Back here in the United States, the blockbuster movie Jurassic World still plays in theatres, while presidential candidates hit the campaign trail. This confluence of events reminds me of a crazy idea I had back in 1992, a couple years after Michael Crichton published his novel. This tongue-in-cheek essay explores the idea to its full absurdity.
It won’t come as any surprise to a reader of this magazine, but might to the vast majority of the UK population (and probably anyone reading this elsewhere), but this country is a great place to find dinosaurs.
Growing up, I collected and purchased trilobite fossils for my own personal collection, to learn about and understand prehistoric life. They were to me, and still are, a fascinating group of fossils to examine and wonder about how the myriad of different forms evolved.
This fascinating book looks at the professional interaction over more than 30 years between a respected husband and wife team of US palaeontologists working for most of their professional lives in Australia (Prof Pat Vickers-Rich and Tom Rich) and a freelance artist (Peter Trusler), as he tries to interpret their work and bring to life ancient organisms and environments.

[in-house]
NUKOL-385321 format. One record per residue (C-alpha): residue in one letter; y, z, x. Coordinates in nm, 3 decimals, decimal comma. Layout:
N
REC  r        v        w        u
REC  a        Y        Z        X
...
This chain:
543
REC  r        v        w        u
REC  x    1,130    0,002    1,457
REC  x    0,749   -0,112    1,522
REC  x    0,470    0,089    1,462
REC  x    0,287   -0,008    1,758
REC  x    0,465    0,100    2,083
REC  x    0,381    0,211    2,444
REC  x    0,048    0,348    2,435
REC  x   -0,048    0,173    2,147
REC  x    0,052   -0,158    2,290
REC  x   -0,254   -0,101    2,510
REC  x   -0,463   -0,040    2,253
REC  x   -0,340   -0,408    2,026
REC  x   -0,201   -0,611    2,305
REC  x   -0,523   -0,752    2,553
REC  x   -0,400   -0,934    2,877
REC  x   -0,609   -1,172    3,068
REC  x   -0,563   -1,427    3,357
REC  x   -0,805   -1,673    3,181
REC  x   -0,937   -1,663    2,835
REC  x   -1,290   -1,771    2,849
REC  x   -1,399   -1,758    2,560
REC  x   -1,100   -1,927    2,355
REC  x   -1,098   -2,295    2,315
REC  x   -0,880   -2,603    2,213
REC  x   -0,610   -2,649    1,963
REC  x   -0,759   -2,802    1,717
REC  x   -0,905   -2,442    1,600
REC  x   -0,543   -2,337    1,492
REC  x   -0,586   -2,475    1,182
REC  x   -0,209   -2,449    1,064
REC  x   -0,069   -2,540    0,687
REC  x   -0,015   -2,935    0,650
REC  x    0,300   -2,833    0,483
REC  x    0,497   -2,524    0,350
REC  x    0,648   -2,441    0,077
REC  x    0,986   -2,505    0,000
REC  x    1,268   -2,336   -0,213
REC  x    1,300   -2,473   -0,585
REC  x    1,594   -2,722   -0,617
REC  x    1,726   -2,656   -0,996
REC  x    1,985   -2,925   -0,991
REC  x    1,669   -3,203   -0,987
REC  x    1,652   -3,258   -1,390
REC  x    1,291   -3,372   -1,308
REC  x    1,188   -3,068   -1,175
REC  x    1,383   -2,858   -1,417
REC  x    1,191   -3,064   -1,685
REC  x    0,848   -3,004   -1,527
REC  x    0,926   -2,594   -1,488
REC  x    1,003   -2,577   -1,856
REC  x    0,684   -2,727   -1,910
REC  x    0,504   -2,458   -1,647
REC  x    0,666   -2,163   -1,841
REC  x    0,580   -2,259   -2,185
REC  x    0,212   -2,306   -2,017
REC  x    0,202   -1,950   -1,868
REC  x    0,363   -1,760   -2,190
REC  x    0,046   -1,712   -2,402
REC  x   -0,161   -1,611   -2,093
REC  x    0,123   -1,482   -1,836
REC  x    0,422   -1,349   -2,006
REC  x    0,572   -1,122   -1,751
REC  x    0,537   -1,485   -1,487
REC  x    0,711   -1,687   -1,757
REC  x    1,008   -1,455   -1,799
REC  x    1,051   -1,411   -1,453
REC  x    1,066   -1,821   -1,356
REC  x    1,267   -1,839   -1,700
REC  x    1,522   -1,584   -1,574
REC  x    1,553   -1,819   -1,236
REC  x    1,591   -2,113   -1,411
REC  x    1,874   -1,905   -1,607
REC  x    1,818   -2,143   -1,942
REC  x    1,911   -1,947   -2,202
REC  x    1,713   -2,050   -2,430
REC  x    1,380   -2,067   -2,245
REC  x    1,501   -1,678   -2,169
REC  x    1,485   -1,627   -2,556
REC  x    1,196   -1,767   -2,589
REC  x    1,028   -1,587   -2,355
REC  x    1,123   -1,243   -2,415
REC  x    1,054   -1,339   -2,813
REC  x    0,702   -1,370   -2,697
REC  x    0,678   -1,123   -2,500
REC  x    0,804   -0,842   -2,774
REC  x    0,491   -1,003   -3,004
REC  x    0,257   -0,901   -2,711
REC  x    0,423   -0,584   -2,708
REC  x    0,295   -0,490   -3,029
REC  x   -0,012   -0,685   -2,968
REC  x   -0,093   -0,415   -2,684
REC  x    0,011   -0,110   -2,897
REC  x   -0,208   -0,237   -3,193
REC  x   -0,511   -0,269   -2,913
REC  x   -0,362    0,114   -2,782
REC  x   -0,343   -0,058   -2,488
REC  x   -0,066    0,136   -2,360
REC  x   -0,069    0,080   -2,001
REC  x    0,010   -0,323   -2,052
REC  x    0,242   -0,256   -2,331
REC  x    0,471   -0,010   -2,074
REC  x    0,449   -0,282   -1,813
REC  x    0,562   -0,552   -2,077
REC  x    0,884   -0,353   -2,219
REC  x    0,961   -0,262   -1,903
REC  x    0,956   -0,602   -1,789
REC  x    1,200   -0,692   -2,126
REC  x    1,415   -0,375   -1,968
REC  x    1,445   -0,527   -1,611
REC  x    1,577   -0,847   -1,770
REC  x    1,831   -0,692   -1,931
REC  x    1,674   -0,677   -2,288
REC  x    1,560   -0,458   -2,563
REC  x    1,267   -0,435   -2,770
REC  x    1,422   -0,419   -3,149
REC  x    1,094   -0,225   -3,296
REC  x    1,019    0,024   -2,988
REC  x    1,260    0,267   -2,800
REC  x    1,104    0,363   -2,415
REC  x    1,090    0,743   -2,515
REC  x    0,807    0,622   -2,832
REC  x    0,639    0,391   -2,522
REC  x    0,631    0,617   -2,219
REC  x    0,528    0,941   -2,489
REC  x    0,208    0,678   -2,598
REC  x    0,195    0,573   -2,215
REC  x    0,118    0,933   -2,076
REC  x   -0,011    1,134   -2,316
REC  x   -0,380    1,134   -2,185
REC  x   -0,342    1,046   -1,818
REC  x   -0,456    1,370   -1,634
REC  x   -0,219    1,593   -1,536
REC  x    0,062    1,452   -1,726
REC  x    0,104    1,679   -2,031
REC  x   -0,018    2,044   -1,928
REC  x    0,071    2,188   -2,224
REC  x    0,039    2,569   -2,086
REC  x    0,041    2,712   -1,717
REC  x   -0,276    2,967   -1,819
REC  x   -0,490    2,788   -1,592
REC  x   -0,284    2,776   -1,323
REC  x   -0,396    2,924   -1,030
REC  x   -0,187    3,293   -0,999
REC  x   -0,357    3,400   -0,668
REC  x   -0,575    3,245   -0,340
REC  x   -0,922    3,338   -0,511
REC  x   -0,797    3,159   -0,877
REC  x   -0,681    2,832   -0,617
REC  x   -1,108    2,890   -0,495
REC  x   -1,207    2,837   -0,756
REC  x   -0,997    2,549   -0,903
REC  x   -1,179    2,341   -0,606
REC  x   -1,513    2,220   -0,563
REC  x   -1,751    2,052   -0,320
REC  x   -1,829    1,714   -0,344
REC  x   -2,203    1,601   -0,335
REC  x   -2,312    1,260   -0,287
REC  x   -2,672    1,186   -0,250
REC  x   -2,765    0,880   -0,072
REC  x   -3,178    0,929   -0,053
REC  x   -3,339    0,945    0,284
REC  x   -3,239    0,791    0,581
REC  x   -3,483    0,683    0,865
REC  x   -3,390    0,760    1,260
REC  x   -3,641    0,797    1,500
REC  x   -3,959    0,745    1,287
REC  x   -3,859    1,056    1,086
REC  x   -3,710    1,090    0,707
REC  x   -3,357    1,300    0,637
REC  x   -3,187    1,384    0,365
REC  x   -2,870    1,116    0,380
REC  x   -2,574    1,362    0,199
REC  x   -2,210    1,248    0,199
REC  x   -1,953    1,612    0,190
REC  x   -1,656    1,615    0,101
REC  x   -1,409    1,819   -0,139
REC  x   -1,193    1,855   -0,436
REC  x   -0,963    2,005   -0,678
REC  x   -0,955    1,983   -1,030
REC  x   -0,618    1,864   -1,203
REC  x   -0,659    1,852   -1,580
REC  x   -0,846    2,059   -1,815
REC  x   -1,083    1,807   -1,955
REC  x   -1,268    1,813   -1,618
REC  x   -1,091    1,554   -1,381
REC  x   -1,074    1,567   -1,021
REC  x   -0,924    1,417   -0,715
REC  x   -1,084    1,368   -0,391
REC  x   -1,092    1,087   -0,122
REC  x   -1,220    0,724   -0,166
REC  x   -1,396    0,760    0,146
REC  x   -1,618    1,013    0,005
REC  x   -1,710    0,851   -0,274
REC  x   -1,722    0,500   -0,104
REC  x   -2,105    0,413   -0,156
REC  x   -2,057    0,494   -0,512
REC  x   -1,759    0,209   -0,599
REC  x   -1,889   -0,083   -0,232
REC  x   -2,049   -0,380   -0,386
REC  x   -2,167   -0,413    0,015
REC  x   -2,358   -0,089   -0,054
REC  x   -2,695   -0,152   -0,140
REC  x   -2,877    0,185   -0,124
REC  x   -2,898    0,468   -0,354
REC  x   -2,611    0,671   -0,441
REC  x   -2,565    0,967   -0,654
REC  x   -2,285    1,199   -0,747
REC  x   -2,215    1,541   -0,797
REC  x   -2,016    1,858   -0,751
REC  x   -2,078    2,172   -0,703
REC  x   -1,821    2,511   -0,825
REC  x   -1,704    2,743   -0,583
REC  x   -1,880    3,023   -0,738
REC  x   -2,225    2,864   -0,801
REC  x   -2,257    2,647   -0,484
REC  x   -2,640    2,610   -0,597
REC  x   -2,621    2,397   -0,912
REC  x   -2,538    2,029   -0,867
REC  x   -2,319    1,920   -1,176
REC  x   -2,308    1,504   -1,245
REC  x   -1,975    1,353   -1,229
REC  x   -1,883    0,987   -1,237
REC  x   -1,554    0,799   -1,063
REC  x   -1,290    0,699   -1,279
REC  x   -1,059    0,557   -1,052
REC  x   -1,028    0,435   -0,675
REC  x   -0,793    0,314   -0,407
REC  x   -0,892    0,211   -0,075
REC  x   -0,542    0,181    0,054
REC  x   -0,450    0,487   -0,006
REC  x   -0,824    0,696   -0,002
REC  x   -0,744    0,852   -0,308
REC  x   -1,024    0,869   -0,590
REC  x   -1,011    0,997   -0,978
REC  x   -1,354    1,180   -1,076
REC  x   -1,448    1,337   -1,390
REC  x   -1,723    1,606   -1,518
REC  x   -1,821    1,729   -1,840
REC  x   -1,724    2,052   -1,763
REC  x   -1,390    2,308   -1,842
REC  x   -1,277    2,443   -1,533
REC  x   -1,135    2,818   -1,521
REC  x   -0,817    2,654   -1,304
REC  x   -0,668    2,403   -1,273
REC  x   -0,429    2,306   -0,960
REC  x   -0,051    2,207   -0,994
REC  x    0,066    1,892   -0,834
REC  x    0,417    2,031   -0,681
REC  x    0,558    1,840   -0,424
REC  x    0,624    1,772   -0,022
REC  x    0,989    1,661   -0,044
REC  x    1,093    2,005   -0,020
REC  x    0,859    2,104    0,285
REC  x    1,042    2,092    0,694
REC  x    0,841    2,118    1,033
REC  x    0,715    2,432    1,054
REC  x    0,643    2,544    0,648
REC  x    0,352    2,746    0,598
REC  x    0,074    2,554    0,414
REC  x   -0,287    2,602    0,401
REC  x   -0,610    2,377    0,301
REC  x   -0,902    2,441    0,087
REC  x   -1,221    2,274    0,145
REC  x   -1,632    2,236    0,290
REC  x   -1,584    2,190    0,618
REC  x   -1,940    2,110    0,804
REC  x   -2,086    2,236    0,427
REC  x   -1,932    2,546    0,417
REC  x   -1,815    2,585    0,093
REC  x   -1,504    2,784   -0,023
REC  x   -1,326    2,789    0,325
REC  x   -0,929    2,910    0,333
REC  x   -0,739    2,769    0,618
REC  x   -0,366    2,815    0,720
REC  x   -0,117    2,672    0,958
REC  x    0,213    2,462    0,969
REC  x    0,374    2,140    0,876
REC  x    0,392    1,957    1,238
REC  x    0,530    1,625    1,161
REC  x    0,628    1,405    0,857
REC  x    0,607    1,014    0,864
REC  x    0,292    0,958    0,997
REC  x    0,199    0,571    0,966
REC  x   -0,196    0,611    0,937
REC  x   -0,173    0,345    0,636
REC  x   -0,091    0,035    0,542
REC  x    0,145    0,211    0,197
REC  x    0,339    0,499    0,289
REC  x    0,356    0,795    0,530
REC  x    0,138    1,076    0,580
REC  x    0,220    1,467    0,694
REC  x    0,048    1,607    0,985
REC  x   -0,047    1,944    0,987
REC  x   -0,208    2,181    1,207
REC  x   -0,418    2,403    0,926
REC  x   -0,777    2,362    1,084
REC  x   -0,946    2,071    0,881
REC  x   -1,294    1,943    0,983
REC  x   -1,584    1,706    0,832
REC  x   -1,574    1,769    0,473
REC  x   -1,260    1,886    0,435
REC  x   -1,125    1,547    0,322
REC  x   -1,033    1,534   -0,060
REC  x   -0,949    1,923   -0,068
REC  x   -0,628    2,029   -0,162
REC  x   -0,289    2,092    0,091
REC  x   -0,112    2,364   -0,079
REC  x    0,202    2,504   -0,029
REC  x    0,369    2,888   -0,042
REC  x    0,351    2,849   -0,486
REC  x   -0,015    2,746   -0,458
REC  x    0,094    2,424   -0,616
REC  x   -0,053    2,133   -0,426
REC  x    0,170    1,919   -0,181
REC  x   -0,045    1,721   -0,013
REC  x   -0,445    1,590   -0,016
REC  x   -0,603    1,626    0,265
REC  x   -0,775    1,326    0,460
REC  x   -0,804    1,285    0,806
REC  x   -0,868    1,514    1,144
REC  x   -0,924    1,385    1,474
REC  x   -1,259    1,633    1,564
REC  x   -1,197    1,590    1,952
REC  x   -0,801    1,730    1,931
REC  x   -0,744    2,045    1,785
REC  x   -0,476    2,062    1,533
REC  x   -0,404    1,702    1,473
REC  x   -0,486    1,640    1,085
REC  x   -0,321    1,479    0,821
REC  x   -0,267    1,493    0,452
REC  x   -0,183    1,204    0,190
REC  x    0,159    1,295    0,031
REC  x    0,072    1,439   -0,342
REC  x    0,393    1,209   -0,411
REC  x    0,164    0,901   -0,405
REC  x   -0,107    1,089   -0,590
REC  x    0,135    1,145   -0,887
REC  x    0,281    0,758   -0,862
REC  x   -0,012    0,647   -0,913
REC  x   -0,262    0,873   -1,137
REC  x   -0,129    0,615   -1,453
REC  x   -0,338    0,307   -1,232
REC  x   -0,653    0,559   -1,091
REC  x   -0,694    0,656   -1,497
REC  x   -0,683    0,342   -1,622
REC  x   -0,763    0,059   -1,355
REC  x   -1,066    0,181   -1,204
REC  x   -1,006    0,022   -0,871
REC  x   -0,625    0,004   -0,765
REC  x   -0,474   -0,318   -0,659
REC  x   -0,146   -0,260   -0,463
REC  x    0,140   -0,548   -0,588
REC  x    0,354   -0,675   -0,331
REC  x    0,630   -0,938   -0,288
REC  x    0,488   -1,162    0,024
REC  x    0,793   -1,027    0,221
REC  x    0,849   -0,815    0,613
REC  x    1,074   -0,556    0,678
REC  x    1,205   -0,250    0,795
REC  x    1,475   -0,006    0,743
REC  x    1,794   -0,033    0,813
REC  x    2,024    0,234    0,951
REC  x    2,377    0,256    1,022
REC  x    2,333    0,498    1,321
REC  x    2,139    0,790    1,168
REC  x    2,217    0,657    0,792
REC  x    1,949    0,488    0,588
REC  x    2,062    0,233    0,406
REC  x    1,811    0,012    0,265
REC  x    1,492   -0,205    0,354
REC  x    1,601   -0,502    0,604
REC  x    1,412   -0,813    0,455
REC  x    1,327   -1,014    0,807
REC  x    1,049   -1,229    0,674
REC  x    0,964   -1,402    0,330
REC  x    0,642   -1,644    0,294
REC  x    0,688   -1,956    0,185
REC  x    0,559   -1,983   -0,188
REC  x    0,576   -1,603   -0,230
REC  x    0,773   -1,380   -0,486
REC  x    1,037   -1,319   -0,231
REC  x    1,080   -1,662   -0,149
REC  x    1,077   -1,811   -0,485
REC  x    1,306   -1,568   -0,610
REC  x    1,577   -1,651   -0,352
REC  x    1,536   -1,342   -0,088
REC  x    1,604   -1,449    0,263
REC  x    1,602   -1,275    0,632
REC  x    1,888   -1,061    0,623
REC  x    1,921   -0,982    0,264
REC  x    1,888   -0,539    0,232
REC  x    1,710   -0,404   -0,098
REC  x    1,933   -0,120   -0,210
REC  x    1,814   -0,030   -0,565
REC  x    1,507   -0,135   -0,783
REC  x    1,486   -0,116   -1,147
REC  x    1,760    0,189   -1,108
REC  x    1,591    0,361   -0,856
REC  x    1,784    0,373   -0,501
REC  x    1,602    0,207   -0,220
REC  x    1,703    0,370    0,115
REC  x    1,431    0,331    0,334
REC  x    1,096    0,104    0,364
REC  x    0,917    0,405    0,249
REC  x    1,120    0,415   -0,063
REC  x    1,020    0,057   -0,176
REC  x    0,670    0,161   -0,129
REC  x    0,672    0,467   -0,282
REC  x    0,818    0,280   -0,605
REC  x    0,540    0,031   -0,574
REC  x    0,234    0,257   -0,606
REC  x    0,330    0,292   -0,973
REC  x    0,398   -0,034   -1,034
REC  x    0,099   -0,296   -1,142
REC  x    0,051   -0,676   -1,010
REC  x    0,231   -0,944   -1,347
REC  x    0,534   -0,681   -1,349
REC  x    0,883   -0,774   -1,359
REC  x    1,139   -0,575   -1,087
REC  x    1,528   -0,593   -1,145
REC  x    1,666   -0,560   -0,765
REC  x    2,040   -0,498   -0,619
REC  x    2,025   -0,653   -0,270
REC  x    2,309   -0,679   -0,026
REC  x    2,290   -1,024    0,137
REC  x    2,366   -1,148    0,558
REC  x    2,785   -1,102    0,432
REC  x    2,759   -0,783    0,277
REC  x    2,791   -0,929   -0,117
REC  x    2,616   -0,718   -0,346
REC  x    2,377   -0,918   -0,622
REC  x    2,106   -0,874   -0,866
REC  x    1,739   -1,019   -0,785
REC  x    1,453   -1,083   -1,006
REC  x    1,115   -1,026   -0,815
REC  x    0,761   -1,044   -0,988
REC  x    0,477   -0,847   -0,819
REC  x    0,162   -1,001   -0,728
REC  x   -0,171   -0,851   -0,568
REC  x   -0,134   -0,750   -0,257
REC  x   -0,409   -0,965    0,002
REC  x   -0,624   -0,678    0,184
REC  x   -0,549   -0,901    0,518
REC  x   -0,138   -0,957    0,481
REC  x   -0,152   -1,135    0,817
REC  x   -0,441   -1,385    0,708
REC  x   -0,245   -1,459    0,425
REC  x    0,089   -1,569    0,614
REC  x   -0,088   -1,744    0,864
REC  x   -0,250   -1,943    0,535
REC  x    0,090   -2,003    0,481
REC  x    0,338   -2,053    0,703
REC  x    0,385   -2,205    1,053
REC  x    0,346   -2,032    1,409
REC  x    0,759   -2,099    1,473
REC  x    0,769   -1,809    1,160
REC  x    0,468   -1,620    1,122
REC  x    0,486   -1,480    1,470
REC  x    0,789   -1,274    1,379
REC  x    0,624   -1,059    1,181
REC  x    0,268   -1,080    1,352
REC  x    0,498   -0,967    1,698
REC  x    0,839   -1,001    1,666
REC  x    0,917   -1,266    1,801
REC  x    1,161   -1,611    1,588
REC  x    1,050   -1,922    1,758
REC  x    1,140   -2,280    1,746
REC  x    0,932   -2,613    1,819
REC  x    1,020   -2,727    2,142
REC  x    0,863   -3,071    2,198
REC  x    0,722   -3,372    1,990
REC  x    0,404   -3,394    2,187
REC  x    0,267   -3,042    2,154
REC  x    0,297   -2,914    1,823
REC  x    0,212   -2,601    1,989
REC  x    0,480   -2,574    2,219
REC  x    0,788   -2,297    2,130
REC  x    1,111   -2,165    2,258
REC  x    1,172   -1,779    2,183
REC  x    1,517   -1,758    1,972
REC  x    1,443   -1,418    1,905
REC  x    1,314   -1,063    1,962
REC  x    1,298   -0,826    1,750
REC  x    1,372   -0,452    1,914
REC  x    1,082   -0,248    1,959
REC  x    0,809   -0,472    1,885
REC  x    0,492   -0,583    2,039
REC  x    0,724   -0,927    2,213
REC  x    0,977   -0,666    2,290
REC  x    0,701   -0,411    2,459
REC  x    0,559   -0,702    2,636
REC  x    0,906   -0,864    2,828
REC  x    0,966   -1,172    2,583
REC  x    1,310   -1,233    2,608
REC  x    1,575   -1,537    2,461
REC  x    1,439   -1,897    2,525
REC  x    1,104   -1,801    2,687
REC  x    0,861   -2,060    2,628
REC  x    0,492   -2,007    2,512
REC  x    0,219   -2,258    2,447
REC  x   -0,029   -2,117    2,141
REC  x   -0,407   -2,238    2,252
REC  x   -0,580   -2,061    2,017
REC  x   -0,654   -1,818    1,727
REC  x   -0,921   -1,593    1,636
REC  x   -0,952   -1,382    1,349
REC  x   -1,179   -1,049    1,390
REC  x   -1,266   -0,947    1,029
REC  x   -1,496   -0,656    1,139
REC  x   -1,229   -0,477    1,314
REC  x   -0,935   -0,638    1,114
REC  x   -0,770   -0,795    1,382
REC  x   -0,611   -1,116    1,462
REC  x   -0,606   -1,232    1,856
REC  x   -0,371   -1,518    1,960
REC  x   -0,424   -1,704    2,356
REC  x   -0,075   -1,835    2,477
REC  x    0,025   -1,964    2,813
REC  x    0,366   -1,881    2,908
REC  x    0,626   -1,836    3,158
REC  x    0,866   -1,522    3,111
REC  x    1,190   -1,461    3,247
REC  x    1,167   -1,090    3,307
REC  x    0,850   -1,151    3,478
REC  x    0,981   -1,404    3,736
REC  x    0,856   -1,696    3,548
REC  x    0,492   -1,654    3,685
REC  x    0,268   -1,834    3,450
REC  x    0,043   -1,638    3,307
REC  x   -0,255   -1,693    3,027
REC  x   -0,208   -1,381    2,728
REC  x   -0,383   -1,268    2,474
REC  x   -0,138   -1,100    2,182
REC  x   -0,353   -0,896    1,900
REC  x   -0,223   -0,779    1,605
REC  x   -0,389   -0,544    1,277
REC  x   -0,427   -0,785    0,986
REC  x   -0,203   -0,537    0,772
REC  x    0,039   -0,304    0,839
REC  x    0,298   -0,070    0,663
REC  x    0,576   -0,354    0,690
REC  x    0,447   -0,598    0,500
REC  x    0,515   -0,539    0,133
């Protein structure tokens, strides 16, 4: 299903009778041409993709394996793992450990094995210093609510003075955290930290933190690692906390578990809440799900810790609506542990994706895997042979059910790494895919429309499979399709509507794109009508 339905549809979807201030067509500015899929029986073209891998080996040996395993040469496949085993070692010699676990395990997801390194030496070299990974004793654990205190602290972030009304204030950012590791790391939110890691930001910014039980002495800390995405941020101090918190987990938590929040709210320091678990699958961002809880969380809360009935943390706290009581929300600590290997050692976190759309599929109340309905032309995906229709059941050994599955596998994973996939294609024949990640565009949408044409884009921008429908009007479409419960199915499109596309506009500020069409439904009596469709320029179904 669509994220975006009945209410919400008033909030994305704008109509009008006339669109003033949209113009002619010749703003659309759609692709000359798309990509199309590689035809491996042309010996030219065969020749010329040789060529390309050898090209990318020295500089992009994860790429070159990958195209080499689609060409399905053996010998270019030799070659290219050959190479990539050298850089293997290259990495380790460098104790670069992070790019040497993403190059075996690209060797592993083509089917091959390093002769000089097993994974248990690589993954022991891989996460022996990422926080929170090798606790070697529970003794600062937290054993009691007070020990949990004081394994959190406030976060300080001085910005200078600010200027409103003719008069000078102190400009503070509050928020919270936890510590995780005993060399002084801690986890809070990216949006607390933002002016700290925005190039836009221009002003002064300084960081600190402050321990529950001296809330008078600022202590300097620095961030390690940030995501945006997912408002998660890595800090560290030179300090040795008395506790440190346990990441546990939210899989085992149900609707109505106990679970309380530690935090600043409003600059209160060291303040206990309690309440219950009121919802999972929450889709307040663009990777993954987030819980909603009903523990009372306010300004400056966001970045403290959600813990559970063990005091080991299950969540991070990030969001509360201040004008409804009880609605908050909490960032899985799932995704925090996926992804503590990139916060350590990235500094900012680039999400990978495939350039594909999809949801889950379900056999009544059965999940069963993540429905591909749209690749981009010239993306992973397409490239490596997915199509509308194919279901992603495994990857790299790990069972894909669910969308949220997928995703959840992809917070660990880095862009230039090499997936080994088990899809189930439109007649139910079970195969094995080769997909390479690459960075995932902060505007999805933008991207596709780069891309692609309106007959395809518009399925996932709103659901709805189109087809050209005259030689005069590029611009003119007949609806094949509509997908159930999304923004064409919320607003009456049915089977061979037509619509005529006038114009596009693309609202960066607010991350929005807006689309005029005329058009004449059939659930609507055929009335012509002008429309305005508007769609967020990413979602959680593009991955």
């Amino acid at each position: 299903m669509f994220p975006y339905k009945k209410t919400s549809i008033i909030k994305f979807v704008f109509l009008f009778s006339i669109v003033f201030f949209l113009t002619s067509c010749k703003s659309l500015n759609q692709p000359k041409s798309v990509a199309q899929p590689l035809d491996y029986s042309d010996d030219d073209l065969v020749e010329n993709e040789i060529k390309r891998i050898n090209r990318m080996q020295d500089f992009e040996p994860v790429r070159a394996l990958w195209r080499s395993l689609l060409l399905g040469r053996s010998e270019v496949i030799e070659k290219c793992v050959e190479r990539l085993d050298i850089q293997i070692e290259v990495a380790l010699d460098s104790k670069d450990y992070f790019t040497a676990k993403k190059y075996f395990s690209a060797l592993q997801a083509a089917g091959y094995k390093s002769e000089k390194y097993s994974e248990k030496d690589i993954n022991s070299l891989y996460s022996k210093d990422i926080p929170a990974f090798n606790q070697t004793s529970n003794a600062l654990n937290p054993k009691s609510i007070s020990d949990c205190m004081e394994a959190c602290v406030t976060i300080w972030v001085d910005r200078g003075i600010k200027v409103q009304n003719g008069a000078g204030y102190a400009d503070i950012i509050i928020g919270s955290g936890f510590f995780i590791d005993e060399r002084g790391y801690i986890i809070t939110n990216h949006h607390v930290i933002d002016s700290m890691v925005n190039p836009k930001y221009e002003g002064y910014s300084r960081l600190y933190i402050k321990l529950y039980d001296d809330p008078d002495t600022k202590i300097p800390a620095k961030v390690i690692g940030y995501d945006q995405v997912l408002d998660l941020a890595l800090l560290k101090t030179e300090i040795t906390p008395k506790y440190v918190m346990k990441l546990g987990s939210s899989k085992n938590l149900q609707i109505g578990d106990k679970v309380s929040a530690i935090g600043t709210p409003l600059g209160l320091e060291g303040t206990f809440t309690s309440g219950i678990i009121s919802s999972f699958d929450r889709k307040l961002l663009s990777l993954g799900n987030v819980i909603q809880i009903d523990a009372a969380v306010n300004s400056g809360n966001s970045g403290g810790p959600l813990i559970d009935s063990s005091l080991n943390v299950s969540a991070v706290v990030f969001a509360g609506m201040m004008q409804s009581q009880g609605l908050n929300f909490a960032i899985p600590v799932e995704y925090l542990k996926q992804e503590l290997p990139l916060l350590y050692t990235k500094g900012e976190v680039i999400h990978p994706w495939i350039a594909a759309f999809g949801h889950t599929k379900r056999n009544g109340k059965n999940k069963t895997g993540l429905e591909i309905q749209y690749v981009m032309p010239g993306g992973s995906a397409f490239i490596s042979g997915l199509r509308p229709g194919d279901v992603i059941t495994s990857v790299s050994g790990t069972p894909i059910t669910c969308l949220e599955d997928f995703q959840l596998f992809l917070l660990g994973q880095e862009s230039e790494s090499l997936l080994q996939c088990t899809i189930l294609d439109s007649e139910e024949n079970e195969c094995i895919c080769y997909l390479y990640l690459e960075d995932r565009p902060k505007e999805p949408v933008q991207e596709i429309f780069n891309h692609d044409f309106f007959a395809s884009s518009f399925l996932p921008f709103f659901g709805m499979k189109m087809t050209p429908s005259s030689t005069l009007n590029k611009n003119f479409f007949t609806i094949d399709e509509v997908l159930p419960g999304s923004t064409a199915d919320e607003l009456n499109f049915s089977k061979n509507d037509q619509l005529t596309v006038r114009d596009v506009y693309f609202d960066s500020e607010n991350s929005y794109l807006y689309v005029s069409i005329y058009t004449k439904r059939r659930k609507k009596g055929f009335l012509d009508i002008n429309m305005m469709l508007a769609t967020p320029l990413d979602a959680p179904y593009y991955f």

Normally, I wouldn’t be interested in semi-precious stones and other pretty things. Personally, I prefer grubbing around in the dirt, perhaps for those far more beautiful, elusive and perfectly formed Cretaceous terebratulids or Silurian trilobites. However, some semi-precious stones have the advantage of also providing a tangible link to the ancient history of life.
I like the GA guides. They are excellent resources for amateurs and professional geologists alike and I frequently browse mine, planning geological trips I will probably never take, because I live in geological unexciting London.